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the most effective and the most economical application of the power.

Fig. 146.


The recent introduction of the turbine may, however, effect a change in this class of machinery, as it is admirably adapted to high falls, and may be advantageously employed at a moderate cost. The great objection to its use in this form is the great velocity it attains on high falls, and the consequent reduction which would be requisite to work pumps at 10 to 12 strokes per minute, when the machine itself is moving at the rate of 400 to 500 revolutions per minute. This appears to be the only drawback, and it is not improbable that the simple cylinder here described may, under certain conditions, be best adapted to meet all the requirements of raising water from deep mines with the aid of convenient streams on high falls.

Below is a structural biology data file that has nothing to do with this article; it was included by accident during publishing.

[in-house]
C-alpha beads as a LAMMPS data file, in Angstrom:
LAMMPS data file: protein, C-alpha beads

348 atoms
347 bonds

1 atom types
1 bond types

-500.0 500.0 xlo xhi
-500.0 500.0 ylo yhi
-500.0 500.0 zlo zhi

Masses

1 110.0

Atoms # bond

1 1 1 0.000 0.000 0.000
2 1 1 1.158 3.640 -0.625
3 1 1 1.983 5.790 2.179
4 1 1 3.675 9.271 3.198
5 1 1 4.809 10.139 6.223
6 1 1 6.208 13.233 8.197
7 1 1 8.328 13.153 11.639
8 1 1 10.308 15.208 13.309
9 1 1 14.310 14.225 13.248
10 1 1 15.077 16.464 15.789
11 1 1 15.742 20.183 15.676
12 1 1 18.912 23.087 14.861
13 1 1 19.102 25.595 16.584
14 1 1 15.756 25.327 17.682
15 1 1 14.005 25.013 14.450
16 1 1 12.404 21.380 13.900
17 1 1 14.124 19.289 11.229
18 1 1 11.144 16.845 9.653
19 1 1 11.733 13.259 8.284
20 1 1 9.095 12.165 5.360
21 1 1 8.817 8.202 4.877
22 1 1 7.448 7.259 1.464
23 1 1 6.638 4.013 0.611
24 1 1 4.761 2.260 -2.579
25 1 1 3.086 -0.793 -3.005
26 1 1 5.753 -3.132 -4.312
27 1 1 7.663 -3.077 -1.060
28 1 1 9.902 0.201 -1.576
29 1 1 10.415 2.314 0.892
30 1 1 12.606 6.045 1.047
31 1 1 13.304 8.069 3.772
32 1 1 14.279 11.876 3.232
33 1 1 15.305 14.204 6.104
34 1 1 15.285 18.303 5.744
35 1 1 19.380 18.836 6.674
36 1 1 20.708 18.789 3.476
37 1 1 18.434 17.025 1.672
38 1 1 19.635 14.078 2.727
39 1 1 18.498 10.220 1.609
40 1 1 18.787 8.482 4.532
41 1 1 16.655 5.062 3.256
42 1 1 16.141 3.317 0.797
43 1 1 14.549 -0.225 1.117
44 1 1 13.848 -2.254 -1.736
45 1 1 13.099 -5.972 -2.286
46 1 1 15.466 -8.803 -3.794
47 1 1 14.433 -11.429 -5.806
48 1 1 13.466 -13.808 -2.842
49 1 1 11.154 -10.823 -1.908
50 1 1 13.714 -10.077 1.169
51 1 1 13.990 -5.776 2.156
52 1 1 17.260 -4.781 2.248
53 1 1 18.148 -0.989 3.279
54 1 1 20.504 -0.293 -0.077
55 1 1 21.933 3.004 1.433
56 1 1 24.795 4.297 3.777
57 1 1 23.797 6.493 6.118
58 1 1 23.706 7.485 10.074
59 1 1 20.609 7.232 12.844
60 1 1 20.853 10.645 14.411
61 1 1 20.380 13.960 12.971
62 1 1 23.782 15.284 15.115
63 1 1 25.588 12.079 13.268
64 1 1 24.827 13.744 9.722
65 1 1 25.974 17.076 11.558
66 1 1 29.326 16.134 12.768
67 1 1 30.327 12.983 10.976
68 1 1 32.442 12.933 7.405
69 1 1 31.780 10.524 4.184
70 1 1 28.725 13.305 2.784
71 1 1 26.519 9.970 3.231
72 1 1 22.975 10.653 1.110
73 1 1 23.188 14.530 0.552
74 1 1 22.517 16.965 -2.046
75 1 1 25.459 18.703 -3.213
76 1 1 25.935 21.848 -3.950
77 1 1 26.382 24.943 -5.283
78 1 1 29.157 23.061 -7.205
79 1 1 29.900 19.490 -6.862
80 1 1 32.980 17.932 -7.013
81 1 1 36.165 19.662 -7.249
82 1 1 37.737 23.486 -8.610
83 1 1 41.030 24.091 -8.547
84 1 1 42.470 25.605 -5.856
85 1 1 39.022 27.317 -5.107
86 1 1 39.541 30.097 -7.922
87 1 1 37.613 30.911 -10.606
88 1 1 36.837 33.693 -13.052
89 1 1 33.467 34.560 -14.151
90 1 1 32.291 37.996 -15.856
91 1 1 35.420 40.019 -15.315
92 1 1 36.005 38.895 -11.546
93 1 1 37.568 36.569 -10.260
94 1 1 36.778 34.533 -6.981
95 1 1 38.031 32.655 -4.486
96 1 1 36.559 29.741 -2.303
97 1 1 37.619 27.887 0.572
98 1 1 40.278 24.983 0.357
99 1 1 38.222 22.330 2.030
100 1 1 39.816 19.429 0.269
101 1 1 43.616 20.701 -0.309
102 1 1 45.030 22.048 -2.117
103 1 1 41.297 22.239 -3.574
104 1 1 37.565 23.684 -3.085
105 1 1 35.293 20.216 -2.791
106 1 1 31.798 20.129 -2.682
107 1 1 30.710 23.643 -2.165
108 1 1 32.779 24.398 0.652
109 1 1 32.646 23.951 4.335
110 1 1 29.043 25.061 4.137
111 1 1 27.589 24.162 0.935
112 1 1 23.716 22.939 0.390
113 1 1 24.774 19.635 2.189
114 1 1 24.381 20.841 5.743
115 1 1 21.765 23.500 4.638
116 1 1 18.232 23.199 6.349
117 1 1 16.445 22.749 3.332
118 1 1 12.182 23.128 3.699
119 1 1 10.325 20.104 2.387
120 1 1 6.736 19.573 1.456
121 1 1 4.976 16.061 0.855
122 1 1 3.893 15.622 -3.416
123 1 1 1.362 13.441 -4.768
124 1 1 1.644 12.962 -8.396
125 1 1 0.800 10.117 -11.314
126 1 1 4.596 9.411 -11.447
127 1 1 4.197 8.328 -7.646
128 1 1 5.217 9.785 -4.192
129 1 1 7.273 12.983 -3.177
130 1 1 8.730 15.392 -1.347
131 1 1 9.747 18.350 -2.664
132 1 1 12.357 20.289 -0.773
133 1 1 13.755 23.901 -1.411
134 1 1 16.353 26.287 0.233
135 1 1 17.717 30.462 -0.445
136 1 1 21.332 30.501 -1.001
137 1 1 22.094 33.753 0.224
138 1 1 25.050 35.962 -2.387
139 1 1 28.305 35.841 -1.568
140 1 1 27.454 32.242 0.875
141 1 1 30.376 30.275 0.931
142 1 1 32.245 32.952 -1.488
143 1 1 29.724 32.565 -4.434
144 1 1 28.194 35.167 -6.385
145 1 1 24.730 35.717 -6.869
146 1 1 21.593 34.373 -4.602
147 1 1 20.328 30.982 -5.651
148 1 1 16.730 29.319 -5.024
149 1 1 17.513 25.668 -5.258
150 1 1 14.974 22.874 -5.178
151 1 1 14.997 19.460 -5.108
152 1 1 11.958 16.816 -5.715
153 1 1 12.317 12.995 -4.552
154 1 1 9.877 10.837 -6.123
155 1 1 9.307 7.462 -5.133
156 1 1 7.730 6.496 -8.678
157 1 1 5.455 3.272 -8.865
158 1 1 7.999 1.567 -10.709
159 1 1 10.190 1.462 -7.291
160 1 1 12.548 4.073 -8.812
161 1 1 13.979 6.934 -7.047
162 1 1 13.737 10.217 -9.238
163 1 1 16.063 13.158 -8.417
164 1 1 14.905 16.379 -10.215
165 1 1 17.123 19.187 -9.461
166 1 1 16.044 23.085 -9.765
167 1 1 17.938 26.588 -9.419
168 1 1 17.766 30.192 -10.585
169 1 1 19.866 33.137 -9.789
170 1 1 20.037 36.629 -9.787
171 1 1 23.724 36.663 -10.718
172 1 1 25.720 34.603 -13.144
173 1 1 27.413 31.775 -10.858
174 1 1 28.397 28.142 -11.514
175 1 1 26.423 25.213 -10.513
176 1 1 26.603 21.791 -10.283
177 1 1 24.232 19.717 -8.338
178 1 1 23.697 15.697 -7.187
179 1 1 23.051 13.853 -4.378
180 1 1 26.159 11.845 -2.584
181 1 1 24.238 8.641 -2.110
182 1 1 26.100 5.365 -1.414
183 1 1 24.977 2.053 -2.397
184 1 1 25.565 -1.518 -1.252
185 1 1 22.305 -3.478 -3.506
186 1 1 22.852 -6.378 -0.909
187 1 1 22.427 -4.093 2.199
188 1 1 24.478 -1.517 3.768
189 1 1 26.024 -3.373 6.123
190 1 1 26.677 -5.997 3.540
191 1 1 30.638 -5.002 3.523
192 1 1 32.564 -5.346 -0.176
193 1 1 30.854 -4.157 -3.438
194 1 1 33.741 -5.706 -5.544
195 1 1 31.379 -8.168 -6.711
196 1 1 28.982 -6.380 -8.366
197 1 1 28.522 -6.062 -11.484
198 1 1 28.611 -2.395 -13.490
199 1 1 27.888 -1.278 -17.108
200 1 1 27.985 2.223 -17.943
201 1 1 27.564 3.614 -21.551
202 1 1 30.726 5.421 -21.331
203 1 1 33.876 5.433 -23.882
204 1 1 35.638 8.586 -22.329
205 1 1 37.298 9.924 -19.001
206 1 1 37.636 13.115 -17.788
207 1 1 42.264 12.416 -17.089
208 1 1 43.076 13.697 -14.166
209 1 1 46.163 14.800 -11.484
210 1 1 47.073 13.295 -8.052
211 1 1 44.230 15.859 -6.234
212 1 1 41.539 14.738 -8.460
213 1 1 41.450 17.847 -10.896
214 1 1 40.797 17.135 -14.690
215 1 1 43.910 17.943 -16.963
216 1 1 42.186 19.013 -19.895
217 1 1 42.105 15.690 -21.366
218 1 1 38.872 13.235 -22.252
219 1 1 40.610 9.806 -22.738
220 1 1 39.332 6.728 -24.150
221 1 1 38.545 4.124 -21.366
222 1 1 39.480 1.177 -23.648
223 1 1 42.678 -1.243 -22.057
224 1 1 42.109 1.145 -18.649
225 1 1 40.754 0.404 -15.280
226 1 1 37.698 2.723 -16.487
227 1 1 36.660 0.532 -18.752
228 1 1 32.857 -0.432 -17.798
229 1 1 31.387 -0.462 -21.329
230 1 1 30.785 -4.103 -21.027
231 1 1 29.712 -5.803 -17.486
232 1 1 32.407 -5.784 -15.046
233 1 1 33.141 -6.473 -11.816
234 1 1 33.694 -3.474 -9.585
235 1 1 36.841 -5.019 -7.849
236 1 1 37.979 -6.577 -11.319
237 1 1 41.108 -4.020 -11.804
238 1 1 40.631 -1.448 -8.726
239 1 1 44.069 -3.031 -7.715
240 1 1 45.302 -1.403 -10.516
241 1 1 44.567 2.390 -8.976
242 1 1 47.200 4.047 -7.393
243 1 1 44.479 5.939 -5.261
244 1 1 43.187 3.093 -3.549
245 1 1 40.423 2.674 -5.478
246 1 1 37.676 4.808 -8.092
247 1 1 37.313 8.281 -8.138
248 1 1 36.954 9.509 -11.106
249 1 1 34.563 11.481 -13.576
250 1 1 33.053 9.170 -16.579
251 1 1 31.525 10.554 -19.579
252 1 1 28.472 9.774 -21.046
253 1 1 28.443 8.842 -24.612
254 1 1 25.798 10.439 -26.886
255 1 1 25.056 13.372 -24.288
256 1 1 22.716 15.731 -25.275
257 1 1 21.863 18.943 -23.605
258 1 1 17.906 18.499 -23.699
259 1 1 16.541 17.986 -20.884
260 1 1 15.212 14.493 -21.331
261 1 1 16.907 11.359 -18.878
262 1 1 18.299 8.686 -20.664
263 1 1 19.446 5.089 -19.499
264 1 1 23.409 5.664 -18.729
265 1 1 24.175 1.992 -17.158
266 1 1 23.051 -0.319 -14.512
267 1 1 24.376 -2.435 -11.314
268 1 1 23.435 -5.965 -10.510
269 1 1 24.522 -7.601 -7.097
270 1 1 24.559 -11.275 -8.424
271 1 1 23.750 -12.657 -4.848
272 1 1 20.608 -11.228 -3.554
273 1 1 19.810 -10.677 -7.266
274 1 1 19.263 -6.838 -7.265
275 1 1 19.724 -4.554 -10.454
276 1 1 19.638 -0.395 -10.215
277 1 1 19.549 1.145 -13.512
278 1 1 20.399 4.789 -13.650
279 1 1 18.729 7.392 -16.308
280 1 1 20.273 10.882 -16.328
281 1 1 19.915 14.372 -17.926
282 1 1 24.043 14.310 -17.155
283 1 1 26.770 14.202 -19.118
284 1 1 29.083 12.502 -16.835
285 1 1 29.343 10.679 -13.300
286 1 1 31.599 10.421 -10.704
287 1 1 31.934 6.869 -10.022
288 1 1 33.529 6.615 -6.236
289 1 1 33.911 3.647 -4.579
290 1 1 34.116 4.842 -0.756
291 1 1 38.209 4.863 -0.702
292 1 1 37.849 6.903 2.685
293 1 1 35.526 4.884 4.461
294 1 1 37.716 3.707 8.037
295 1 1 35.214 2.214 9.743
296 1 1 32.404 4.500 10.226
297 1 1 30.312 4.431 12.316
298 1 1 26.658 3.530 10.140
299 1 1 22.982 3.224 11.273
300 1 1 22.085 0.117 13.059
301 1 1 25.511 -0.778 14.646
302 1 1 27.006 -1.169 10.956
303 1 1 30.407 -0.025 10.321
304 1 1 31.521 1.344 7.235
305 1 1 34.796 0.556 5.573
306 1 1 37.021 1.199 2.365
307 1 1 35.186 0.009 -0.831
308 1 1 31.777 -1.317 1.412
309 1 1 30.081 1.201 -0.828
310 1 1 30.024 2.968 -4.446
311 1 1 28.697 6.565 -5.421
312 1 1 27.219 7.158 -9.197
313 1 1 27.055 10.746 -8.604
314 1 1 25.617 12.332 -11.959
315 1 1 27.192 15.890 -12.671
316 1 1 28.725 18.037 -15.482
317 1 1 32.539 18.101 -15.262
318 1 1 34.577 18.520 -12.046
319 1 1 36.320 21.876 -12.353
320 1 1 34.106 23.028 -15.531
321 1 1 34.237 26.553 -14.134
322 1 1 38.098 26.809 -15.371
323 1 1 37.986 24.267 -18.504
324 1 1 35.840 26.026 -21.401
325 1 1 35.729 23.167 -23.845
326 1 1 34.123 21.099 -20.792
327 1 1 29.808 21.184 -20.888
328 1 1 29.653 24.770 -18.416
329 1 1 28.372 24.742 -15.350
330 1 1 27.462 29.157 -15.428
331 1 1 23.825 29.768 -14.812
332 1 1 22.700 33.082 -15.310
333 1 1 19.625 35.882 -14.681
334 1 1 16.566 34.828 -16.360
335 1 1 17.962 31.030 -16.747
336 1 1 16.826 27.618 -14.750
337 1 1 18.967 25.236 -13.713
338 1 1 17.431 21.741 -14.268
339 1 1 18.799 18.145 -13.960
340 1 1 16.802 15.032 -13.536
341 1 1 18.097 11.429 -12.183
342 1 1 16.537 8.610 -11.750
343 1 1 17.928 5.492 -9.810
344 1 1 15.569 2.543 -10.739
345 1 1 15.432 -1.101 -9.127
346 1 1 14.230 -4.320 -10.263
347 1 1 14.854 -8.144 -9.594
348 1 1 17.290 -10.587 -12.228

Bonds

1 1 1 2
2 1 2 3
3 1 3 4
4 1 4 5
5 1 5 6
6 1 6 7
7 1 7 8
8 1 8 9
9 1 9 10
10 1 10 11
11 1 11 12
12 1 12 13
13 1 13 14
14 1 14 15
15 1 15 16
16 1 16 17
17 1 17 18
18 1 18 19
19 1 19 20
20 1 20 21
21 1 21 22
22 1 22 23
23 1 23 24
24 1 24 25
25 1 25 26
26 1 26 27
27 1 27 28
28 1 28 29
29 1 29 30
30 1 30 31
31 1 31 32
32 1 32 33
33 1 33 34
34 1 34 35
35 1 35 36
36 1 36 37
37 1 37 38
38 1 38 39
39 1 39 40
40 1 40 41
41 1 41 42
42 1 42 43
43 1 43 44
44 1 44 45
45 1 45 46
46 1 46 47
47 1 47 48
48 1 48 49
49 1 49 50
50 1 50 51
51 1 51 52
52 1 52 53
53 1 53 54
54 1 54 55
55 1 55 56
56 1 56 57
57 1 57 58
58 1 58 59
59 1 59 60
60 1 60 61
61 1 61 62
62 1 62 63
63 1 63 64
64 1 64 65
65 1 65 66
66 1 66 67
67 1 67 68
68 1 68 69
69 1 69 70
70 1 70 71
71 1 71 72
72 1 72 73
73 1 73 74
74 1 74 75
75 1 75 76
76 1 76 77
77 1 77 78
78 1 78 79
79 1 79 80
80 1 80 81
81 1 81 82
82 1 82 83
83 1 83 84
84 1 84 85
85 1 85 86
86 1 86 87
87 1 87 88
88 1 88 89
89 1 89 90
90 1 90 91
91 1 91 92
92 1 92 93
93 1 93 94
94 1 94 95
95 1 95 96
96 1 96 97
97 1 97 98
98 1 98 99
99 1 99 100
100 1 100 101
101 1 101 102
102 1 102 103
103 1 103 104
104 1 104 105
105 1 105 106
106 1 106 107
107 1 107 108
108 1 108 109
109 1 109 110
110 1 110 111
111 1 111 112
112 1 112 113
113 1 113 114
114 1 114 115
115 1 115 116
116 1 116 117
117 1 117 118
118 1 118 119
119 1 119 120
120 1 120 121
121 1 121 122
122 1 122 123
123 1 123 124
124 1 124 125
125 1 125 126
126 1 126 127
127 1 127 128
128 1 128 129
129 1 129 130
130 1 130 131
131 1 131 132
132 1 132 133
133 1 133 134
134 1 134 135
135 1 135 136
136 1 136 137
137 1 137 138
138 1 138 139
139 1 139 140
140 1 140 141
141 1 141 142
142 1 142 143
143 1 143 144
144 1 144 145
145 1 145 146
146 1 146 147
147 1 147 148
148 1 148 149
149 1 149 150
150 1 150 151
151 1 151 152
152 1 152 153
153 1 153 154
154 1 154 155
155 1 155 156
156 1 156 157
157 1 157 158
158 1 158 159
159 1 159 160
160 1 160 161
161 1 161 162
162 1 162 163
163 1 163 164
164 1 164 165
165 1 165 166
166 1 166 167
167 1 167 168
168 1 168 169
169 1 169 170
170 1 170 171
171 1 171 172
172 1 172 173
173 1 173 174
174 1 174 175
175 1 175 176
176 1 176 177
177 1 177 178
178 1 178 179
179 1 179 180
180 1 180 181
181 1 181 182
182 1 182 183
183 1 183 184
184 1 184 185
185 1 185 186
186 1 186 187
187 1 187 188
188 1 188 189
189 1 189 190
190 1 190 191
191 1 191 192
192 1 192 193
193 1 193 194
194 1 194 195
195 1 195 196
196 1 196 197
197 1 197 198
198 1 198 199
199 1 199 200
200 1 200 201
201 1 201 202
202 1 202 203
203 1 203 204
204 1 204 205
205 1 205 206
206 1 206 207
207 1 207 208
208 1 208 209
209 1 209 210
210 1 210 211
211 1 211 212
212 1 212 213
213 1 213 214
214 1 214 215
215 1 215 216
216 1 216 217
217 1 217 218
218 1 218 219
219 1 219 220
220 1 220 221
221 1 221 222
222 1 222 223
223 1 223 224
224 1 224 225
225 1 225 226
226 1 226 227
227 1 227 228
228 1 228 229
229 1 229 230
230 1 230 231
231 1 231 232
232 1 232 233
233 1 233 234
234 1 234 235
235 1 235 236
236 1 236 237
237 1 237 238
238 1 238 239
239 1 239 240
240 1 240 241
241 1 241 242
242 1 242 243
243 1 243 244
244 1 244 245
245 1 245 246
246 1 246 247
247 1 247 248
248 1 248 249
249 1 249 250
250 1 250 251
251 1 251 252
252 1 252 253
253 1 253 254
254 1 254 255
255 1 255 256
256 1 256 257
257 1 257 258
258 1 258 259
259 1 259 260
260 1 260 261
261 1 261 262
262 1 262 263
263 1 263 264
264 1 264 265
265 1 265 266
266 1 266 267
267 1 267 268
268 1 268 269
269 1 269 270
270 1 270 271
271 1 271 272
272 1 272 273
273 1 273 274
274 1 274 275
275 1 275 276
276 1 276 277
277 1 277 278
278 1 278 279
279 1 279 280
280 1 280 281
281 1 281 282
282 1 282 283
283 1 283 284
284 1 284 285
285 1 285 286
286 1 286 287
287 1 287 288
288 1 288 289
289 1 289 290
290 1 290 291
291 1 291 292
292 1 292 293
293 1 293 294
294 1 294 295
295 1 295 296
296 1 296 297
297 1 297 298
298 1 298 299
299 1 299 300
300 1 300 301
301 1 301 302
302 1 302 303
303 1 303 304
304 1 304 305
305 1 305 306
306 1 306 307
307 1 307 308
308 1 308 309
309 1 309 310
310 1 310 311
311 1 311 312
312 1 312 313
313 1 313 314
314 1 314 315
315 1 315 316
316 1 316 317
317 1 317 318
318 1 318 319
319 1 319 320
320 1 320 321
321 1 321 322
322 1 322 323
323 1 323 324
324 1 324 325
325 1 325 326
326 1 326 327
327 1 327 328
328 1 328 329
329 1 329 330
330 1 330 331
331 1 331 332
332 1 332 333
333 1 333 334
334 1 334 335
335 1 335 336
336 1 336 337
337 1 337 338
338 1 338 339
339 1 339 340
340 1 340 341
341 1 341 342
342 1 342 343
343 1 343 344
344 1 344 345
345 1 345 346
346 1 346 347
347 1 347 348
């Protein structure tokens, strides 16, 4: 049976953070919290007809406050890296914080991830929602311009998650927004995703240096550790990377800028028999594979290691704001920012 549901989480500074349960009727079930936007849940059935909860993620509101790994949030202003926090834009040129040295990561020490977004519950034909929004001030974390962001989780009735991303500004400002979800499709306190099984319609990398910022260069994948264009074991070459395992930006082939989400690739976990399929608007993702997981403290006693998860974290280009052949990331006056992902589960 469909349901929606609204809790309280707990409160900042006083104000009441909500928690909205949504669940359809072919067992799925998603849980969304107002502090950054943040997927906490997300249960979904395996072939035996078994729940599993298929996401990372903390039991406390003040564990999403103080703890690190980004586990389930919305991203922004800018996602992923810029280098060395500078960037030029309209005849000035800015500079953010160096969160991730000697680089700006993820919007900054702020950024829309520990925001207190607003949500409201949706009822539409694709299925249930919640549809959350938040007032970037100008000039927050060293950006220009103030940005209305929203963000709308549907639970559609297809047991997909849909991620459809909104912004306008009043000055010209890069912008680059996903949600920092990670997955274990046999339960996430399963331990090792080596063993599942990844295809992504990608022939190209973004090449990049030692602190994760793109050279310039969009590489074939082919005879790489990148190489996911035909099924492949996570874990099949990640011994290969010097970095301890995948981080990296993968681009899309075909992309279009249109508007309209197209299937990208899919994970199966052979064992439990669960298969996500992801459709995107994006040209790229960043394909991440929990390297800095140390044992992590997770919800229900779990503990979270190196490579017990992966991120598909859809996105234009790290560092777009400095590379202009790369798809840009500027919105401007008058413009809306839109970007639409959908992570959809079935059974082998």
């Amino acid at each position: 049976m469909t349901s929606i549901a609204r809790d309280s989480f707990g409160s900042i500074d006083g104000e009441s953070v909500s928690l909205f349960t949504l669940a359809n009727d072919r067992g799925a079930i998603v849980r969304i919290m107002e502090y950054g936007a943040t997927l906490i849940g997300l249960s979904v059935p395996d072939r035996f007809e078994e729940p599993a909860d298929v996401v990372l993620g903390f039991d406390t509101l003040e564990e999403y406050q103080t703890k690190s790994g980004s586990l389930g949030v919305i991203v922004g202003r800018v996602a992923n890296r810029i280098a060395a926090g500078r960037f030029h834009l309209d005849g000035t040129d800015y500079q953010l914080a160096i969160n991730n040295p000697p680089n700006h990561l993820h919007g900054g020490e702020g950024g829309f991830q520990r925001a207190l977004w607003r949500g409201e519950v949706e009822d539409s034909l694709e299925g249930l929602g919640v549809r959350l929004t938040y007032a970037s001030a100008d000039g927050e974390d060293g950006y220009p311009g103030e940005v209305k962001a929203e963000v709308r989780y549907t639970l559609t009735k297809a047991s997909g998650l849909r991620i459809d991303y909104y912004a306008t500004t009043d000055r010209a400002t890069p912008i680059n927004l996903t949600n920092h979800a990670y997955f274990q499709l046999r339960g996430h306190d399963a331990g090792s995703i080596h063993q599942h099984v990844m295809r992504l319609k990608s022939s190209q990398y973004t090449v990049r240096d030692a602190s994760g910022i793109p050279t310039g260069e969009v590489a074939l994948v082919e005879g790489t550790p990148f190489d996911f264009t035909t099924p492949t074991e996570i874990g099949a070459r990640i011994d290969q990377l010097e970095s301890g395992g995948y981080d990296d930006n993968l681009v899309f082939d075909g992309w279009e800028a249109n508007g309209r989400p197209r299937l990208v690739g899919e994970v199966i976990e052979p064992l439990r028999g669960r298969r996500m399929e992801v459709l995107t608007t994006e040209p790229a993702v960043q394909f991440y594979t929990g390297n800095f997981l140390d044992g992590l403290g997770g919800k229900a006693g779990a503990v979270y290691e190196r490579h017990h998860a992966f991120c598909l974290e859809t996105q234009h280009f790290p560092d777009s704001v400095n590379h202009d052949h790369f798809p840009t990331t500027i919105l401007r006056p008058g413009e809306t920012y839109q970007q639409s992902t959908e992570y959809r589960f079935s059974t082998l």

Before considering the application of the steam engine as a prime-mover, it may be interesting to know something of the properties of steam by which it is moved, in regard to pressure, temperature, and density, as ascertained by various philosophers since the days of Newcomen and Watt. Of late years a great change has gradually taken place in the system of working the steam engine. At the time of the introduction of the doubleacting engine of Watt, the makers of engines never dreamed of employing steam at a greater pressure than 10 lbs. on the square inch, and up to 1840 that was the maximum pressure at which steam engines were worked, with the exception of a few constructed on Wolfs principle of double cylinders, where the steam is first admitted to the piston of the smaller cylinder at a pressure of 30 to 40 lbs. per square inch, and after having performed its office there, is allowed to expand into the second cylinder of three or four times greater capacity, and thus to unite its force with that of the small cylinder, as it moved from one extremity of the stroke to the other. To work this description of engine with high-pressure steam, it was necessary to proportion the strength of the parts of the engine as well as the boiler to a much greater extent of pressure than in the double-acting engine of Watt. Hence it was soon found that the waggon form for the latter, as employed by Watt, was not calculated to resist a pressure exceeding 10 or 12 lbs. per square inch without the introduction of numerous wrought-iron stays to retain it in form. To raise steam for the compound engine such a boiler was wholly inadequate, and a series of small boilers, with hemispherical ends, were introduced in its stead wherever steam of highpressure was required.